Context on D-Wave Systems from President and CEO Vern Brownell

May 12, 2014
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By Bob Gourley

I recently caught up with D-Wave Systems President and CEO Vern Brownell and asked him to provide a bit more context for our readers on what this very unique system is and does.

Vern has a very interesting background that instantly grabbed my attention. He has terrific past performance leading a world class enterprise IT company (Egenera, he was the founder at CEO). He was also the Chief Technology Officer at Goldman Sachs.

Having CTO roots and experience founding and running a very successful firm seemed to have positioned Vern well for leadership at D-Wave. His business savvy and ability to understand both enterprise mission needs and technologies enable him to think through the priority use cases for the D-Wave solutions. I also found he had an amazing ability to talk both technology and business, which is also something I would expect a CEO with CTO roots to excel at.

Now here is more on D-Wave:

  • The company D-Wave was founded in 1999 (and the science it is built upon has been well known since the 1990′s). Vern’s focus as CEO has been to commercialize what was known to be a powerful idea that worked in labs. Clearly he has done that.
  • The D-Wave computer (current version is known as the D-Wave Two) exploits quantum mechanical effects. The system is designed around qubits rather than bits.
  • Leveraging these laws of quantum mechanics, some of the most fundamental laws of the universe. The promise of this is an unprecedented speedup over classical computing. Key problems they are focused on are the complex problems that classical computing is not able to address well.
  • Doing this has required significant advancements in science. The D-Wave Two operates at an extreme environment where all known environmentals are controlled and accounted for and external influences are minimized. The compute structure itself is supercooled.
  • This very powerful compute platform is had to be engineered to be efficient and to operate cold (very cold, like -273 degrees Celsius, which is just about as close to the theoretical position of absolute zero as you can get (.02 degrees above absolute zero, in case you were wondering).
  • The processor is shielded from magnetic effects. It is also in a very high vacuum, like a bigger vacuum than that found in our solar system. The pressure over the chip is 10 billion times lower than atmospheric pressure.
  • It is interesting that because of this design, the power consumed by this device is so low that it saves energy, especially when compared to modern supercomputers. The total power consumption is about 100 times less than a supercomputer that might be tasked with similar problems.
  • Although the D-Wave approach has been to leverage the power of some very advanced science, the team consciously decided design it in ways conducive to manufacturing of real, fieldable, operable systems. From day one of the company they have focused on commercialization of the technology and that means thinking efficient and effective (this is certainly not a commodity piece of hardware, but the principles of good commodity IT were applied where possible).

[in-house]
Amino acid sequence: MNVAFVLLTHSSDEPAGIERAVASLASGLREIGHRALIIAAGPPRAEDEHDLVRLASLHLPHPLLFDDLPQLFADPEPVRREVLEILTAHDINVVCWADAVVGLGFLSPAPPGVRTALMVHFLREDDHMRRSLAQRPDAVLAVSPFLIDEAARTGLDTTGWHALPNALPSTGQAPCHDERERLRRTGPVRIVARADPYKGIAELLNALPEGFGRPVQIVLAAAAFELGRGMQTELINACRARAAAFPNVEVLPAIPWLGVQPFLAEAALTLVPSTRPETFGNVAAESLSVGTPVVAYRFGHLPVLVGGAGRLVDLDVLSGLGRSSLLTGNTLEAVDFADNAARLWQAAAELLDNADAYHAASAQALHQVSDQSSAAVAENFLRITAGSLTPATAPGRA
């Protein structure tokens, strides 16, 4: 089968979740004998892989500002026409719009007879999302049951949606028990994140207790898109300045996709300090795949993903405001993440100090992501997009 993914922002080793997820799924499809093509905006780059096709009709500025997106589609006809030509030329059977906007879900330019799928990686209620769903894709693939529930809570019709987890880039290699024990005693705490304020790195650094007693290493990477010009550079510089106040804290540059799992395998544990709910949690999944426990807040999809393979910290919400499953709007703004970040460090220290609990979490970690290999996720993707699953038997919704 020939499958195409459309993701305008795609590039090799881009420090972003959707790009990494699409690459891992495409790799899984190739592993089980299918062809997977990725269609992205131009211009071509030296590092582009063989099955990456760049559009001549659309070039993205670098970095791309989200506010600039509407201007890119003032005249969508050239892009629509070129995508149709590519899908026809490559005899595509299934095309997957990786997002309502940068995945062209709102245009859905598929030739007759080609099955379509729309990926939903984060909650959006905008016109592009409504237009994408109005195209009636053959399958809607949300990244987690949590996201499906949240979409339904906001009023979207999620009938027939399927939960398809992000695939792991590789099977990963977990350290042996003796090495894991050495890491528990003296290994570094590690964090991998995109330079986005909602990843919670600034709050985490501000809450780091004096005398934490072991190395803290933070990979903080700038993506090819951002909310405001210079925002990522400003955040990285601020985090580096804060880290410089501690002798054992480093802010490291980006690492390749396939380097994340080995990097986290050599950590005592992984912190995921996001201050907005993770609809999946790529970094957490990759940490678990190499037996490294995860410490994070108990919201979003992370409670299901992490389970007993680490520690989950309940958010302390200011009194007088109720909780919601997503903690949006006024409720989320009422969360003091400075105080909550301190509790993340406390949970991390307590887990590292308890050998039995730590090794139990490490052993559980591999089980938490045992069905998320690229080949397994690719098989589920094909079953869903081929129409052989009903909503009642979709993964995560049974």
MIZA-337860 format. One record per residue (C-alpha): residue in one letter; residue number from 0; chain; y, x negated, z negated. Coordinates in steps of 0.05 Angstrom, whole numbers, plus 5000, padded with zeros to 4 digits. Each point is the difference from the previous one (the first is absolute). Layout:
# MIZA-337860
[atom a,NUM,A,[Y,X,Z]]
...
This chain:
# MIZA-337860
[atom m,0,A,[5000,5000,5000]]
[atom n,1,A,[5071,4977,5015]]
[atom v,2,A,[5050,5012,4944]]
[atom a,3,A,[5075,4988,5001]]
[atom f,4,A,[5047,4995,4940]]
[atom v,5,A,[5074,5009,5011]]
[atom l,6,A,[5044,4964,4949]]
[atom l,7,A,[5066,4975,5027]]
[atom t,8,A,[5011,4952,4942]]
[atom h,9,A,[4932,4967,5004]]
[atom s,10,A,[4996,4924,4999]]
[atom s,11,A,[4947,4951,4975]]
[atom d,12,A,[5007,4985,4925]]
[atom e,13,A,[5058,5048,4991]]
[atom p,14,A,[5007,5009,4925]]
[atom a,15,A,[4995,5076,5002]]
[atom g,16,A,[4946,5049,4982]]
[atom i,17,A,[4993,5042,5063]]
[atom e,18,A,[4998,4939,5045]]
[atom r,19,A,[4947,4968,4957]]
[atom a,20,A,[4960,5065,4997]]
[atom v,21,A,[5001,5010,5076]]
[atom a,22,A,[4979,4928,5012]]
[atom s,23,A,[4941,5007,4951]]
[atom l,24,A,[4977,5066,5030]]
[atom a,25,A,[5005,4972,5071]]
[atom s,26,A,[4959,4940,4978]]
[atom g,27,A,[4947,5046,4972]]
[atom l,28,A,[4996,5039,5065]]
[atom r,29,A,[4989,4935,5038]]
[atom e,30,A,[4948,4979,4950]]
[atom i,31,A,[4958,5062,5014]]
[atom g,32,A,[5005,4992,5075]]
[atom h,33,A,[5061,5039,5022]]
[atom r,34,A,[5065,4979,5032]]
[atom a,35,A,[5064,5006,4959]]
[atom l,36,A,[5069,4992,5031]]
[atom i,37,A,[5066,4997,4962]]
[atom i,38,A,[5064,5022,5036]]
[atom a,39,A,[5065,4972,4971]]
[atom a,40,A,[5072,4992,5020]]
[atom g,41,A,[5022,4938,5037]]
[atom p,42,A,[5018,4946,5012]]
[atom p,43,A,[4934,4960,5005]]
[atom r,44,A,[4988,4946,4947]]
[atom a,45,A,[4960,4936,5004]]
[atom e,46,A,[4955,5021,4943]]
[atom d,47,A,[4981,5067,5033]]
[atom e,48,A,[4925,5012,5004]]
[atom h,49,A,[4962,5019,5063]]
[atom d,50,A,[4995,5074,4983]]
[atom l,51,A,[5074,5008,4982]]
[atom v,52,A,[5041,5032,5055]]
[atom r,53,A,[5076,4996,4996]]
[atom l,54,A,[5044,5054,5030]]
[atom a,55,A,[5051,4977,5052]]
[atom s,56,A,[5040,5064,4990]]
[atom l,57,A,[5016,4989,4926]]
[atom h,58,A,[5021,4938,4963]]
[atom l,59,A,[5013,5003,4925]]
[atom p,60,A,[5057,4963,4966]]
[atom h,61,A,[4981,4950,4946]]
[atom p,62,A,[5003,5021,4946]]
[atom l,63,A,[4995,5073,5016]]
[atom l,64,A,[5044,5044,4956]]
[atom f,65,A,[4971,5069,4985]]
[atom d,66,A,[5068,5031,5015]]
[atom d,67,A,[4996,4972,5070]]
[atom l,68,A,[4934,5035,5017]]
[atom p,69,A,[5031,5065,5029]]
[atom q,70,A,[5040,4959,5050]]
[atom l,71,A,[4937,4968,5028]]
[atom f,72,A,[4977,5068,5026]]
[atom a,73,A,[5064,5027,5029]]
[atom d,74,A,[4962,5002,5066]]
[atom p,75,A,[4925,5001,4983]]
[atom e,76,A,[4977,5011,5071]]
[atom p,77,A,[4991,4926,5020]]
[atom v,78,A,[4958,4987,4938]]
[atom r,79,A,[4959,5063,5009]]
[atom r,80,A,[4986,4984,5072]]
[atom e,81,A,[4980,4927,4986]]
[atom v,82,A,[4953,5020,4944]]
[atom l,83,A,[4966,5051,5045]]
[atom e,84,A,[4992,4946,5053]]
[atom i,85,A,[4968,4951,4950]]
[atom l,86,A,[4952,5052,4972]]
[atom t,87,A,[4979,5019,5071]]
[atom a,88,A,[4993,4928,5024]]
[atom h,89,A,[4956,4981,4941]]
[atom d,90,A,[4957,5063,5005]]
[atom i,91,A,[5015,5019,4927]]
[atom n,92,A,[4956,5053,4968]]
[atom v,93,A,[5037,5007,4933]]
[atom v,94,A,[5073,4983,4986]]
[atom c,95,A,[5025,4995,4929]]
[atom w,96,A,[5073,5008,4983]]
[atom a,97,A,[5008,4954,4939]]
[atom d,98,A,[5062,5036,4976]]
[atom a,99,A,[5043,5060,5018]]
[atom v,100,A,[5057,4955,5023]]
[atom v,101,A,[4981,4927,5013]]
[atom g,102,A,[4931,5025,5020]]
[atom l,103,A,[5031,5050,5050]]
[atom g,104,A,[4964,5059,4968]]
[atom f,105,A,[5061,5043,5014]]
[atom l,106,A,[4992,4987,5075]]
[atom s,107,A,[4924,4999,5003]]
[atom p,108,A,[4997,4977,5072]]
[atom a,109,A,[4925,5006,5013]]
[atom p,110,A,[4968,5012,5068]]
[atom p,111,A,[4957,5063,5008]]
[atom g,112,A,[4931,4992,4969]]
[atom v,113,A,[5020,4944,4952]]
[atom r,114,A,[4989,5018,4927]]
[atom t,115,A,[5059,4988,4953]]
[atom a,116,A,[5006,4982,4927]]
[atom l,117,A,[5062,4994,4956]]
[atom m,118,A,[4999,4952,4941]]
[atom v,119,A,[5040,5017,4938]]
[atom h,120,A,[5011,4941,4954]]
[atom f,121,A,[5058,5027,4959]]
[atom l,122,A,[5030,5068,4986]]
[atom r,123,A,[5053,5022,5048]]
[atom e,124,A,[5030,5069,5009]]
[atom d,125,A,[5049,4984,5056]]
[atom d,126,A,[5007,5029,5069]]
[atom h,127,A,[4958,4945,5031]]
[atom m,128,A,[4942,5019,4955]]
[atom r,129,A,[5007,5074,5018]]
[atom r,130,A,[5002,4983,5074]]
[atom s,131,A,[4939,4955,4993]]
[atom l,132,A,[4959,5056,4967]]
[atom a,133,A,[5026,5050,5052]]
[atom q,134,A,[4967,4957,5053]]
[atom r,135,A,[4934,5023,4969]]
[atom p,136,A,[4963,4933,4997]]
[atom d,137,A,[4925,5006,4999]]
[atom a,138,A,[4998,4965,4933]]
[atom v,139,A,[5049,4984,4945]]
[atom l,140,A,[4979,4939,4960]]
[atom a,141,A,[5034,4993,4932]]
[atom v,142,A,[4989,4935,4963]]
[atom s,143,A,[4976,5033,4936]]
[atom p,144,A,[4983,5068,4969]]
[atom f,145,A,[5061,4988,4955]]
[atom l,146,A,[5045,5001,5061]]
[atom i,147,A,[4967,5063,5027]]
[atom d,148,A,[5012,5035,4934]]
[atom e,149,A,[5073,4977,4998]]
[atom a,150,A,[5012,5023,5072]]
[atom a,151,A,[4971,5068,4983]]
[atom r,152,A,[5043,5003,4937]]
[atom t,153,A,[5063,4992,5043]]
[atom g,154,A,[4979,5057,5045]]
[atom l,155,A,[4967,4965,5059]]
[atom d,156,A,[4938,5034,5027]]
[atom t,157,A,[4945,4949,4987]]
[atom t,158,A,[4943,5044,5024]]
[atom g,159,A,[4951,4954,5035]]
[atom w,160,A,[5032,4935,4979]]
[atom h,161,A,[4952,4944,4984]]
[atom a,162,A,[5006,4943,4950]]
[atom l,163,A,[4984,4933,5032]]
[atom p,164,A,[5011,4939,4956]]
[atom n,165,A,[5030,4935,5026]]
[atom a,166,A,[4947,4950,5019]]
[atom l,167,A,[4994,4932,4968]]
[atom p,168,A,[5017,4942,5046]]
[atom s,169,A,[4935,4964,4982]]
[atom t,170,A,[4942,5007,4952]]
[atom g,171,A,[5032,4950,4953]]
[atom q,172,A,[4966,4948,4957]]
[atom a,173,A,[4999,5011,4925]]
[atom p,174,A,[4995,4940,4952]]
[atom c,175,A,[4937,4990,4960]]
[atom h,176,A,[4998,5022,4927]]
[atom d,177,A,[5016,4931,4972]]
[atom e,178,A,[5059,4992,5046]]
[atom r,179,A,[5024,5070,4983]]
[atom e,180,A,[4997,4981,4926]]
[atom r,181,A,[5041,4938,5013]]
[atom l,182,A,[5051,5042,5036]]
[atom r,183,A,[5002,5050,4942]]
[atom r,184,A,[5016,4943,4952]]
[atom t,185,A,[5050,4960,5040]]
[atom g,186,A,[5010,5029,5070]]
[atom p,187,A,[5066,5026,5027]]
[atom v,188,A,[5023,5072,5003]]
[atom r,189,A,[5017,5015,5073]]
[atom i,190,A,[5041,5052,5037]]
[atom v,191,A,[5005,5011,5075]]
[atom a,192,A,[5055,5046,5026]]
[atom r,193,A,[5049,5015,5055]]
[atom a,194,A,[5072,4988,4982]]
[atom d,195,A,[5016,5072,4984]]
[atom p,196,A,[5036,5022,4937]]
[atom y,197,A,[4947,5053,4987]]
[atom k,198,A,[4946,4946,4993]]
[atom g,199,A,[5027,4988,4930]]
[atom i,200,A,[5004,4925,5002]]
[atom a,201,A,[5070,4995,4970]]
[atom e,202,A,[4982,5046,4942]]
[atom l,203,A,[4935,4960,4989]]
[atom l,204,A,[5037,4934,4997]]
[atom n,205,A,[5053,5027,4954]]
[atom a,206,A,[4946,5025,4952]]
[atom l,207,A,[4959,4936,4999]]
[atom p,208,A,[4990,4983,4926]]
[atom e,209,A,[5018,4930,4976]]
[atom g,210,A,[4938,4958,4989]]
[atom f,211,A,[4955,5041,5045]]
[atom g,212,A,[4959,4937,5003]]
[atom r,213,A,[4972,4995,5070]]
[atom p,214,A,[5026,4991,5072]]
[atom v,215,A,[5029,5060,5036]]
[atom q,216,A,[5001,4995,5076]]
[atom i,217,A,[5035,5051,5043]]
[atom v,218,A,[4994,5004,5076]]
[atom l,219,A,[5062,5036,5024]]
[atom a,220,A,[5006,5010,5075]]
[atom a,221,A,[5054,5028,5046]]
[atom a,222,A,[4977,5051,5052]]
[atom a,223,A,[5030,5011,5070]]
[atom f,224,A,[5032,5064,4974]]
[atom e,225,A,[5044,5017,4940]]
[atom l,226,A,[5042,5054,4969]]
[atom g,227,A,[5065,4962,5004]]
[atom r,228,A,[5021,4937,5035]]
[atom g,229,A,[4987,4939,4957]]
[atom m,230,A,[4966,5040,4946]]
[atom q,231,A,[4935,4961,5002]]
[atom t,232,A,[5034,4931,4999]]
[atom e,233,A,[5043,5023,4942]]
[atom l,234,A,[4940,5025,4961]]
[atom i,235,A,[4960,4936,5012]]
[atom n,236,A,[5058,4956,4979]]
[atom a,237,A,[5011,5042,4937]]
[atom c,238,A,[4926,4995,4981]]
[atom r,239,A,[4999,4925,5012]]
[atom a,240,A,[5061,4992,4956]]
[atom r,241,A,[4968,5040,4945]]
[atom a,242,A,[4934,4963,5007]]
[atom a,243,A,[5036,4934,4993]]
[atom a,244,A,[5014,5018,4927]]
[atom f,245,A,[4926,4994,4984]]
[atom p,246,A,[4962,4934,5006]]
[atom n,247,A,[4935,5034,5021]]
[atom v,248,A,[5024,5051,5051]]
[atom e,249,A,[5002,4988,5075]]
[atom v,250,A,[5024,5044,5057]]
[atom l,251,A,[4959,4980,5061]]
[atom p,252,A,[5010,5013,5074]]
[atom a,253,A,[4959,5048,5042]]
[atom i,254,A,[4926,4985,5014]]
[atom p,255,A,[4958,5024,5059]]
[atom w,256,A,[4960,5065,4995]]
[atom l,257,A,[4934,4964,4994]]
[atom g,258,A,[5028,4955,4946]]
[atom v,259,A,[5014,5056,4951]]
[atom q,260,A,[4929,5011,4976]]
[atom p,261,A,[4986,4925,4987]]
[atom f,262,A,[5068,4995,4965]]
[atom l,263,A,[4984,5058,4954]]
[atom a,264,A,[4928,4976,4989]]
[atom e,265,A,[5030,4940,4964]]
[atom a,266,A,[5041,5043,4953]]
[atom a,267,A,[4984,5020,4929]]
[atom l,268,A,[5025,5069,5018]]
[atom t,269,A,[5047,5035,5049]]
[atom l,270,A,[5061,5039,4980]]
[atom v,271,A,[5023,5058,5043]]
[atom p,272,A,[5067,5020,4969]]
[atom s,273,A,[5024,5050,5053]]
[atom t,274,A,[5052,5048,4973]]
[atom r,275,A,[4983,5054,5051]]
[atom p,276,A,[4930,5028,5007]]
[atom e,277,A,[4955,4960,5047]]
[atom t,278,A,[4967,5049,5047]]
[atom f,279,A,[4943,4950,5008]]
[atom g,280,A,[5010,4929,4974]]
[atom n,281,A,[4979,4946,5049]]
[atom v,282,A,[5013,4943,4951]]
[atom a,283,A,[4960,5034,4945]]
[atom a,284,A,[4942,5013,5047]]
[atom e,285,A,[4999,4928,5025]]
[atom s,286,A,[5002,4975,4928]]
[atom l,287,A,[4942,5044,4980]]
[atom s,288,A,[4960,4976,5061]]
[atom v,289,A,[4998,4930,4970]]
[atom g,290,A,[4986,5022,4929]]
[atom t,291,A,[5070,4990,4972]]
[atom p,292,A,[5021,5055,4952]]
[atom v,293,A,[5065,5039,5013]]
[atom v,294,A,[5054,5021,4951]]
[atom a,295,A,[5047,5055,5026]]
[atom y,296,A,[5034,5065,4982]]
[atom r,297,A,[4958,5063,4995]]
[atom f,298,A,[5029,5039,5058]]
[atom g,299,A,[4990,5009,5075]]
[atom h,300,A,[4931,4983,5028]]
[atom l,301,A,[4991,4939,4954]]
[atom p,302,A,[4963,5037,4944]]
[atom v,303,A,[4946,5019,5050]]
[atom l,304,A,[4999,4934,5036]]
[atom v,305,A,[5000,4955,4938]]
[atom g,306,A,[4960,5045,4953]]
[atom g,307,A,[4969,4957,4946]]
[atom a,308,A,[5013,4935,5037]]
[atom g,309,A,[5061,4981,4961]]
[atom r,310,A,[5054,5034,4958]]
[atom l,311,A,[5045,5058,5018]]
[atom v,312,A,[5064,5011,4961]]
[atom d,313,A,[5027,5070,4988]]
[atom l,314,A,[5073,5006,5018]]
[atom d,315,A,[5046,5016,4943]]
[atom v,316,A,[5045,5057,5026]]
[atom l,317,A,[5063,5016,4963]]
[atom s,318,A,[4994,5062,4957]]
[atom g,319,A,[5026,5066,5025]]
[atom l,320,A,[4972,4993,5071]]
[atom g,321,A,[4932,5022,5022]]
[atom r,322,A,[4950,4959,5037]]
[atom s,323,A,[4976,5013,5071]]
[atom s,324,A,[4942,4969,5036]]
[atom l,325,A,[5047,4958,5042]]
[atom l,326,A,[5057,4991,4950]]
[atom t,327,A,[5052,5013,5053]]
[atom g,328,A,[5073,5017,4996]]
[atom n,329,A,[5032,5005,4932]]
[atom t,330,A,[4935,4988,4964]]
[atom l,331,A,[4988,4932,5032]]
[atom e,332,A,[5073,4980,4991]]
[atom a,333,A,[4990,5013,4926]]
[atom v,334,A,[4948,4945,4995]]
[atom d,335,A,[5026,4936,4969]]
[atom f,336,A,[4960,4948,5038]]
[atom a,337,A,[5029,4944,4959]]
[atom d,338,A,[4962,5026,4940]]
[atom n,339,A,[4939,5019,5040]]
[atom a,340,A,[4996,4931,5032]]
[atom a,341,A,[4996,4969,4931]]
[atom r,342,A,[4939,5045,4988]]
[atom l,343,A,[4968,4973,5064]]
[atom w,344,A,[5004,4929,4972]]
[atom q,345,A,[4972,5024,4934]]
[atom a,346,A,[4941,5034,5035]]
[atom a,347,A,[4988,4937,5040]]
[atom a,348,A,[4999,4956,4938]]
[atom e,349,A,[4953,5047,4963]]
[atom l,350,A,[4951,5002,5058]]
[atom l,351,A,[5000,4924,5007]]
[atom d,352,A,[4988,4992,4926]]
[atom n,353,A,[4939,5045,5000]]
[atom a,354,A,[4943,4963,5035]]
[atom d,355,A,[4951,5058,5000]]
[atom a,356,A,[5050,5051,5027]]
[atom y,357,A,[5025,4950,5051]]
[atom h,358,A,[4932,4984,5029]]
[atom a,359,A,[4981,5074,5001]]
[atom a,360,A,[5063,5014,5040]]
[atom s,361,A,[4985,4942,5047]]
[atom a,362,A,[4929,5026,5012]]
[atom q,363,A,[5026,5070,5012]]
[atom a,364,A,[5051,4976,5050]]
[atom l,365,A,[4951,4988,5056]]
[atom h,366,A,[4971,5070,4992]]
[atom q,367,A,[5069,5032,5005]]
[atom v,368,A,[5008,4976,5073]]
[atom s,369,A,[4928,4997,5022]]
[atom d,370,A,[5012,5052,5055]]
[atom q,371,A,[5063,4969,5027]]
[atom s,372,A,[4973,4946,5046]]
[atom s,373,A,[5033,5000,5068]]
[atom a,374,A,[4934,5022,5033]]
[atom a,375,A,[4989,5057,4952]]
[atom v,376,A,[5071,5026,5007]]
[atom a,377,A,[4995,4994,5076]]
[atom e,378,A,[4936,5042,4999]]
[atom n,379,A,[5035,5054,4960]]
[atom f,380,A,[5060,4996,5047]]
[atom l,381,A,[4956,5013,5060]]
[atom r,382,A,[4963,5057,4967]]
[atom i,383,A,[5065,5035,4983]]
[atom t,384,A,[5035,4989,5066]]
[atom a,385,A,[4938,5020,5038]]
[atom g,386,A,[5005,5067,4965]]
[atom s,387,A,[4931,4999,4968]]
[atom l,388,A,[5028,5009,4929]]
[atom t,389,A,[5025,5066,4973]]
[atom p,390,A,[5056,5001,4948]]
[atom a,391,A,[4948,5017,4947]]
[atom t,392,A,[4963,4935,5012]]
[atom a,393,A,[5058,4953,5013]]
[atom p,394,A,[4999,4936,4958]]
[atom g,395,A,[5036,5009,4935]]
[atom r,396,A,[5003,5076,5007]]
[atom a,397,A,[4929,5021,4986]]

• The current use of the system is on optimization problems. A user models a problem and then the Dwave-Two optimizes for the best solution or solutions. The processor considers all possibilities simultaneously to determine the optimal solution.
  • Applications for the solution are what we have long called “NP-hard” problems (if you don’t have a computer science or decision-theory background you can think of these as really big ugly problems that traditional math and computers have a very hard time solving). One NP-hard we all learned in school is the old “traveling salesman problem” where you try to optimize a route a salesman takes. That old problem is a very simple way to understand how hard a problem can get as the inputs to the problem gets larger.  Optimization can apply to use cases in healthcare, medical research, finance (monte carlo simulations of risk, for example). Other use cases center around aviation, avionics and design of platforms for air and space. Optimization is also critically important for air traffic control and flight schedules (and most of us in the traveling public would love to see improvements there).
  • Programming the computer takes skill. But documentation and concepts and plenty of research is there to assist any programmer. D-Wave provides services around their solution too, and several partners are working with them to build out the delivery ecosystem (including Lockheed Martin, for example).  For insights into software see

Concluding thoughts: Like any great CEO or seasoned CTO Vern knows that the technology is not what this is all about. It is about the “so what” of the technology.  I believe the next thing we will see from D-Wave will be more published use cases and concepts for applications. That will help fuel demand for the capability and grow the market, and perhaps accelerate solutions that serve us all better. 

For more see the website of D-Wave Systems

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